says Harrison. 3Now at least we have a first view of this class
of switch,2 says Harrison, who is also professor at Harvard.

Most people think of proteins simply as tiny blobs. But when
Eck, Harrison, and postdoc Wenquin Xu scrutinized the structure
of Src, they realized that it is a formidable product of
nano-engineering. 3Src is a fancy little machine. It has an
incredible amount of information technology built into a tiny
package, where every bit matters and is used creatively,2 says

Src consists of four lobes: Two lobes make up the kinase
performing the protein1s ultimate function, and two others,
dubbed SH2 and SH3, regulate the kinase and help Src travel to
its site of action within the cell. Previous research had
visualized parts of Src, but this is the first study that puts
them together into a broader vista of how the parts interact. To
their surprise, the researchers found that several mechanisms are
at work simultaneously to keep Src idle, says Eck.

For one, the four lobes are connected by short 3linker2
stretches, like pearls on a string. The crystal structure reveals
that when Src is in the 3off2 state, the string is curled up into
a compact ball, with the molecule1s tail end wrapped around the
SH2 lobe in a tight embrace. This crunched conformation pulls
shut the cleft between the two kinase lobes, the site where the
enzymeÐwhen activeÐengulfs and phosphorylates its target.

For another, the SH3 domain turns its binding surface inward
and snuggles up against the surface of one of the stretches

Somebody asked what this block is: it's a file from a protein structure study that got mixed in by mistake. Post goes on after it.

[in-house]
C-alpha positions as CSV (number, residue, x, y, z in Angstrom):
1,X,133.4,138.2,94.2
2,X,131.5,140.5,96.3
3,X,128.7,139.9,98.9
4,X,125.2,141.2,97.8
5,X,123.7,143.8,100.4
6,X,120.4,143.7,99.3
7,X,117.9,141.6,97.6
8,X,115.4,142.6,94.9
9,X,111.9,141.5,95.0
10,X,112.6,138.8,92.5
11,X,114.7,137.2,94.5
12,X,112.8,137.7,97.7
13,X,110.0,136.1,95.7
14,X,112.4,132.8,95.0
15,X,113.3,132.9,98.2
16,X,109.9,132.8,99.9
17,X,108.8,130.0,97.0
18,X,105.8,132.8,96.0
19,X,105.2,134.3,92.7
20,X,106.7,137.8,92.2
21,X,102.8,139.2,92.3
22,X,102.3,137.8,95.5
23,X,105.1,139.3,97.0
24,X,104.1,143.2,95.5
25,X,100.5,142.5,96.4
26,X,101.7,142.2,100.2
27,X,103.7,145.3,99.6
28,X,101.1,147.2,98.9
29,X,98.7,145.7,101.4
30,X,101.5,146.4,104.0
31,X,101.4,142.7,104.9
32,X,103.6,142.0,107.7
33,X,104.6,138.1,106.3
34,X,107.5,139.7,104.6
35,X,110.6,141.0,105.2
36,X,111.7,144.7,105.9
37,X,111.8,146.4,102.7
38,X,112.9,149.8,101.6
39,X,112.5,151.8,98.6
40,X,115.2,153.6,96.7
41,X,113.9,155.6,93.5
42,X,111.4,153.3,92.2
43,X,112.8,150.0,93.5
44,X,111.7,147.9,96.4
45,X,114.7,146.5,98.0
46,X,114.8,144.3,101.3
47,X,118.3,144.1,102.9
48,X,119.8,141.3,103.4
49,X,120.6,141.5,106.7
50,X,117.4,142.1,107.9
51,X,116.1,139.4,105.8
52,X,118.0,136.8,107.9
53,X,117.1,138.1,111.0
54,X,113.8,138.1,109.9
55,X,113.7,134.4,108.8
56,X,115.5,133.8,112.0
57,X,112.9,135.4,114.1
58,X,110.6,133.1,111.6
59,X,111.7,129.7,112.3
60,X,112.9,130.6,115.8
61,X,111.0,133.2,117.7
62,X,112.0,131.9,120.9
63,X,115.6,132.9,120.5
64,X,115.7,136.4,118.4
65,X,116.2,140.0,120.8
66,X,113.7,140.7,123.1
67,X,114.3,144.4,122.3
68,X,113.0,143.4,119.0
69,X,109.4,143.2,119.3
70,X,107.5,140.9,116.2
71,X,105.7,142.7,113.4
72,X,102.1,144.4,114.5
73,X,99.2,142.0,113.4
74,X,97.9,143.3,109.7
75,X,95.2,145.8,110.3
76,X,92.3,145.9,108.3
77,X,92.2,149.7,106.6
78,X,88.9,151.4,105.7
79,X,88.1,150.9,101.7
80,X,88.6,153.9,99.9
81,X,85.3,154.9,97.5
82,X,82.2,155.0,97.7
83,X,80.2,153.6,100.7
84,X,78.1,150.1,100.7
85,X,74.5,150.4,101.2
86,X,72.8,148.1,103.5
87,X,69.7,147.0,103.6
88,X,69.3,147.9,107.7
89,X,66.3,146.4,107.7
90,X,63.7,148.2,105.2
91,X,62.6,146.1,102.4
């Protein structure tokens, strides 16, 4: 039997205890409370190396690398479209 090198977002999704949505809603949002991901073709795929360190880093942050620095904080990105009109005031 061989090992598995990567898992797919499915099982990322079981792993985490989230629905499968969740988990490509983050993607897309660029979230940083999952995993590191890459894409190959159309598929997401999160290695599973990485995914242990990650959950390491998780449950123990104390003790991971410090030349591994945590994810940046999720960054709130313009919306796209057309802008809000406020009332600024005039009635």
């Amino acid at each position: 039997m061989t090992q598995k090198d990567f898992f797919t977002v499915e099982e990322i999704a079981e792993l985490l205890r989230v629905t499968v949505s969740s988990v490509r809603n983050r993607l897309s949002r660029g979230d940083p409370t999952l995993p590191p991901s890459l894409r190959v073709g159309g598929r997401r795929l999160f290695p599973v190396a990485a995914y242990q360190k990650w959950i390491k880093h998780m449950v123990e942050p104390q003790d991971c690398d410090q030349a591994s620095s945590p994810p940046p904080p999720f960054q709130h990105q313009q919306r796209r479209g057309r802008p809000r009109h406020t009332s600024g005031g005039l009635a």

linking two lobes. This atomic interaction in effect hides SH3
from the proteins it would bind in the active state of Src,
preventing SH3 from facing outward, where it could encounter
those proteins. The tail reaching around SH2 similarly locks away
this lobe. Thirdly, a crucial stretch of protein helix, located
above the active site, is squeezed out of position.

Together, these and more mechanisms serve to keep a lid on
Src. At the same time, they keep it poised to spring into action,
much like a Jack-in-the-box. That is because these intramolecular
ties are weak, says Eck. When a growth signal comes along, it
probably offers stronger, more attractive binding surfaces for
one of Src1s many sensitive spots, unraveling and activating the

The details of how Src gets turned on require still more
research, Eck adds. But the structure has already shown that some
of the known mutations making Src cancerous disturb this web of
inhibitory ties, letting the Jack permanently out of the box.
Says Eck: 3Src looks like an oncogene product waiting to happen.
Because everything is so interdependent, you can imagine that
disrupting any of its internal ties might cause the house of
cards to fall.2

Editors, please note: a four-color print or electronic file of
the Src structure are available on request. --END--

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Harvard Medical School. "Researchers Reveal Architecture Of Protein From First Known Oncogene." ScienceDaily. ScienceDaily, 18 February 1997. <>.
Harvard Medical School. (1997, February 18). Researchers Reveal Architecture Of Protein From First Known Oncogene. ScienceDaily. Retrieved May 7, 2017 from
Harvard Medical School. "Researchers Reveal Architecture Of Protein From First Known Oncogene." ScienceDaily. (accessed May 7, 2017).